12 Ways to Practice Aparigraha: Yoga’s Code of Non-Attachment

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The practice of yoga teaches us many things. Most importantly, we are taught to apply what we learn on the mat to our lives off the mat.

Patanjali’s Yoga Sutras place yoga philosophy outside of asana practice. The yamas and niyamas act as moral and ethical guides to guide you along the path of the eight limbs of yoga. These specific teachings help us better understand ourselves and others.

Today we will focus on the last Yama in the Yoga Sutras: Aparigraha.

What is Aparigraha?

Aparigraha is a Sanskrit word meaning non-attachment. It can also be translated as nothing or not greedy. This important precept teaches us to take only what we need and keep only what is useful to us in the moment.

It challenges us to let go when appropriate.

Some people practice aparigraha by avoiding the accumulation of unnecessary possessions. Others refuse to accept bribes or gifts that would compromise their values.

But a deeper approach requires us to consider why we feel the need to acquire these things in the first place.

Aparigraha can be practiced through selfless service, hatha yoga or meditation. These activities will help calm an eager mind. Over time, you will develop a greater sense of contentment and inner peace. Even the slightest hint of this inner contentment can provide us with a basis for moderation. When we seek what we want, we have to deal with what we really need.

With practice, refraining from greed can evolve into acts of active generosity.

Generosity comes naturally from a deep sense of connection and can come in many forms. Generosity can mean giving someone a warm smile, taking the time to appreciate someone you love, or silently praying to lift up a friend in need.

Sharing gifts and blessings happens naturally when we acknowledge our abundance. We need to shed our culture’s self-centered messages and rewire our thinking.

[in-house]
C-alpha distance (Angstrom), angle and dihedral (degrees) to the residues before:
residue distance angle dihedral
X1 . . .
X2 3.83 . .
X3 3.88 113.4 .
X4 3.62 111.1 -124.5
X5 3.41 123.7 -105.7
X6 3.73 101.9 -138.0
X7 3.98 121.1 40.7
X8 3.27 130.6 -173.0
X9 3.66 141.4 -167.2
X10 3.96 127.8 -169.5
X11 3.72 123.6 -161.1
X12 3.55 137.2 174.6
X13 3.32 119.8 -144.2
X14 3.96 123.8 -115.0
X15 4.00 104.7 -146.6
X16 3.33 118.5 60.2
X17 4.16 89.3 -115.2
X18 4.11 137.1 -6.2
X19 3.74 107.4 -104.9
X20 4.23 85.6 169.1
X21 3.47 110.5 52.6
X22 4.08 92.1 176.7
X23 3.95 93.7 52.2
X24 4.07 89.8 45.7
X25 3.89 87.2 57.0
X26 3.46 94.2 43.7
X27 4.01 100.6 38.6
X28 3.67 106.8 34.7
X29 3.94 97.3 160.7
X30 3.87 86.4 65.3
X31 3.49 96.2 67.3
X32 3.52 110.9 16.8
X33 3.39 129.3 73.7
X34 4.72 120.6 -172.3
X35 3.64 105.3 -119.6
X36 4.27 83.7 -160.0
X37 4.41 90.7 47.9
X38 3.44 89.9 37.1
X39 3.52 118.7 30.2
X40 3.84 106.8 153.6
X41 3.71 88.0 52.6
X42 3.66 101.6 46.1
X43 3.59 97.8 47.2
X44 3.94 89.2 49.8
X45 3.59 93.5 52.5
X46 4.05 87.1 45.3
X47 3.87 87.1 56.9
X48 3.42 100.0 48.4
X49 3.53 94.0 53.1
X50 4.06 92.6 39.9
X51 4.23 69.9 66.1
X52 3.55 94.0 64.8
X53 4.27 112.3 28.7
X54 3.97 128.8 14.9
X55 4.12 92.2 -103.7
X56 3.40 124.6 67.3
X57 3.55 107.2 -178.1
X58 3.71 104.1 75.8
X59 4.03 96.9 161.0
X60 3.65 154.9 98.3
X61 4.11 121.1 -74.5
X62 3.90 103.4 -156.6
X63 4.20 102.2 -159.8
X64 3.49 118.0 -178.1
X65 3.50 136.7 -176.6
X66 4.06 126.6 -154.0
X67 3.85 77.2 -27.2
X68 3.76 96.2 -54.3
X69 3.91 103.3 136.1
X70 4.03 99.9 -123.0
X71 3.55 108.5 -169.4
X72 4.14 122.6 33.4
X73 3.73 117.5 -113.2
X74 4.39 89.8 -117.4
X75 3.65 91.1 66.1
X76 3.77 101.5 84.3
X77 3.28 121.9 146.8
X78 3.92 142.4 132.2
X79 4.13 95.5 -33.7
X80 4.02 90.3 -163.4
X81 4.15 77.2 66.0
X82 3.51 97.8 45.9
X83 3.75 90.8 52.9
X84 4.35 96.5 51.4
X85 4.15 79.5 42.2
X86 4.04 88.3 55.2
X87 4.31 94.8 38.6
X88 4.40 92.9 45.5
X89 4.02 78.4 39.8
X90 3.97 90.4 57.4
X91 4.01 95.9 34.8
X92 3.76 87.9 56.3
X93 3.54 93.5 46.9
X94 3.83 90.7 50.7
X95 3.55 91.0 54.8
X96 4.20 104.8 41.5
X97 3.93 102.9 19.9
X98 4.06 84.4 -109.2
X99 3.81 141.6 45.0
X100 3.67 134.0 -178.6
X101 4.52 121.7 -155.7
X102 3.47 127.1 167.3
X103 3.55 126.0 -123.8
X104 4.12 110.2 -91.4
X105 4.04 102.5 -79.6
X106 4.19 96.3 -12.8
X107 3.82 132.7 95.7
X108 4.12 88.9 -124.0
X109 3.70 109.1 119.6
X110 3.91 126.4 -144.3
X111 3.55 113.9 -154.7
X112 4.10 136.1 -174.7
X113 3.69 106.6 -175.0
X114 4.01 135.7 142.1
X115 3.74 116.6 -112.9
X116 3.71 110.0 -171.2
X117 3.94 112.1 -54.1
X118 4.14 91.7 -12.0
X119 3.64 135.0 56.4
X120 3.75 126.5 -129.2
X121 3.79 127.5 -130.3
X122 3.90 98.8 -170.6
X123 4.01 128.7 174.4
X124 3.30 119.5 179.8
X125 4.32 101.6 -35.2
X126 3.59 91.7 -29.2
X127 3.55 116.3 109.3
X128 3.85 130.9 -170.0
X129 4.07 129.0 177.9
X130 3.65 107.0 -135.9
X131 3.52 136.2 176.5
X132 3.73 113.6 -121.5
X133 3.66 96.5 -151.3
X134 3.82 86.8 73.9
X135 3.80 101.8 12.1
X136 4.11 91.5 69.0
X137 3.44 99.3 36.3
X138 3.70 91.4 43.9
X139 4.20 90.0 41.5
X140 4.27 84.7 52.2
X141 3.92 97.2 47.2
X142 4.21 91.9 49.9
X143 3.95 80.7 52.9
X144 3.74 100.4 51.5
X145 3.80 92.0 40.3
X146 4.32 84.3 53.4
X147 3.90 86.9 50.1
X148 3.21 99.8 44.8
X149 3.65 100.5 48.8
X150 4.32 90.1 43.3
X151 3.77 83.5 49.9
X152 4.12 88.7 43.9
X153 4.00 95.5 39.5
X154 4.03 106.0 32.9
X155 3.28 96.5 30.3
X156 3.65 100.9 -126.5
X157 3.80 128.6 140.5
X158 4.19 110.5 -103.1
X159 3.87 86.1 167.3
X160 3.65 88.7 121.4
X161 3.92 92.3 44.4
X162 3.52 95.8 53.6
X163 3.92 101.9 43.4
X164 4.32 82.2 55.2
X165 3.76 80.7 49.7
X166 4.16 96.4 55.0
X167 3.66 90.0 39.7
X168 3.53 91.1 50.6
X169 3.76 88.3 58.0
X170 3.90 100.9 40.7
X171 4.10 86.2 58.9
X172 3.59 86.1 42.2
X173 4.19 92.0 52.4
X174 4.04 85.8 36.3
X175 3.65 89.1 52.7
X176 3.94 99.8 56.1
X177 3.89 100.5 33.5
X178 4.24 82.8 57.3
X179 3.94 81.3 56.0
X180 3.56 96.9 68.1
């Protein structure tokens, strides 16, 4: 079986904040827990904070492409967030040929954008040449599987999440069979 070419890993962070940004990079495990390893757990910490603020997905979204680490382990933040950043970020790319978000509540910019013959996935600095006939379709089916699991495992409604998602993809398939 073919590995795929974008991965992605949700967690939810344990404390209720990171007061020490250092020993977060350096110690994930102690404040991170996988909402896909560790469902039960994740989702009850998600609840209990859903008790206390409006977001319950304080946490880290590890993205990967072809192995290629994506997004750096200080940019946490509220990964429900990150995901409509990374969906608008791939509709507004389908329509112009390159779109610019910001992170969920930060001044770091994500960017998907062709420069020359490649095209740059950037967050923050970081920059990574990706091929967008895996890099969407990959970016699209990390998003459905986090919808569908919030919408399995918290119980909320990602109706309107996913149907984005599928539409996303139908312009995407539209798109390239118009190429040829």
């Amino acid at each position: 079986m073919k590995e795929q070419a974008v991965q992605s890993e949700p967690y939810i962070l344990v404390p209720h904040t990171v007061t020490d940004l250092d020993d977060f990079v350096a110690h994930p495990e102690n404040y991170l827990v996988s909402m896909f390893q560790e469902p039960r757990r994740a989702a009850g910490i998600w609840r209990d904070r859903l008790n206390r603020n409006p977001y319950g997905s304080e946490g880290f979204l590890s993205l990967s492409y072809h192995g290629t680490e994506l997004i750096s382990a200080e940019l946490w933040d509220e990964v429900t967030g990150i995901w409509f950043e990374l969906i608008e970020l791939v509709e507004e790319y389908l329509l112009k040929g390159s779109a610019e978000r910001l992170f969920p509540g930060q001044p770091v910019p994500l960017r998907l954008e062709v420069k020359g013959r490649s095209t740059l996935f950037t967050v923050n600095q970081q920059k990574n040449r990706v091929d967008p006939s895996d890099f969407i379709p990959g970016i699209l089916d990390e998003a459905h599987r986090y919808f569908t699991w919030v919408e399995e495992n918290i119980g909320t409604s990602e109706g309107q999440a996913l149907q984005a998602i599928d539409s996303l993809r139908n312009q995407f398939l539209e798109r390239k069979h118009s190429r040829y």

With practice, you may find that giving is more satisfying than keeping.

Aparigraha teaches us never to worry about the outcome of a situation. Instead, we should only be concerned with what we are currently doing. While aparigraha is certainly a process, through moderation and restraint it can bring us a deeper sense of peace.

Here are some ways you can practice Aparigraha in your daily life.

#1 Organize unwanted clothes

throw away unwanted clothes

We’ve all had the experience of buying clothes we never wear. In fact, we live in a culture that is ashamed to wear the same item of clothing twice. But why are we taught to accumulate more than we need?

Try getting rid of clothes in your closet that you don’t like.

Wearing the same clothes over and over can be a great indicator of what makes you happy. However, if you like variety in your wardrobe, try shopping for pieces that you can mix and match to create more dressing options without being too cluttered.

Organizing your clothes this way allows you to focus on what matters most.

Enjoy the way your clothes make you feel, not the amount of clothes you own.

#2 Giving unwanted furniture to those in need

Giving unwanted furniture to those in need

Furniture is another thing that we accumulate unnecessarily. Sometimes it’s easy to forget the actual spaces we inhabit. Clearing out unused furniture from your living space can help soothe tedium. This will also help you focus on what you need and are using.

There are many others who may not have enough furniture or no furniture at all. Consider donating unused furniture to places like Goodwill for families and individuals in need.

Remember, furniture is made for a specific purpose.

If you’re not using it, put it somewhere else that can make a difference.

#3 Browse through different properties and donate them

Browse various properties and donate

The key word here is miscellaneous. That doesn’t mean getting rid of personal items completely. Sometimes there are very meaningful physical objects. They may have been passed down from generation to generation. They may remind you of someone you love. These are valuable items worthy of collection.

miscellaneous useless.

If it doesn’t make any sense and doesn’t bring you joy, then you can just let it go.

Also, what is different from you can be very meaningful to someone else. Other people’s trash is other people’s treasure. Let those projects work elsewhere.

#4 Give something as a gesture of kindness or love

Give an item as a gesture of kindness or to show love

Giving away items allows you to connect with others. After all, gift giving is for giving, not buying the latest new model.

A gift makes a two-way relationship between approval and acceptance.

It is an energy that flows between you and another person. Giving also allows you to show kindness and generosity. This act allows you to express your love physically.

Let gifting be an extension of your compassion and care. Let it bring joy to you and the recipient.

#5 Watch your breath

watch your breath

The simple act of inhaling and exhaling allows you to know Aparigraha. By letting go of the exhale, allow yourself to inhale again.

Breathing tells us that letting go is just as important as receiving.

Taking and giving go hand in hand. Indispensable.

Focusing on your breath also reminds us to recognize this

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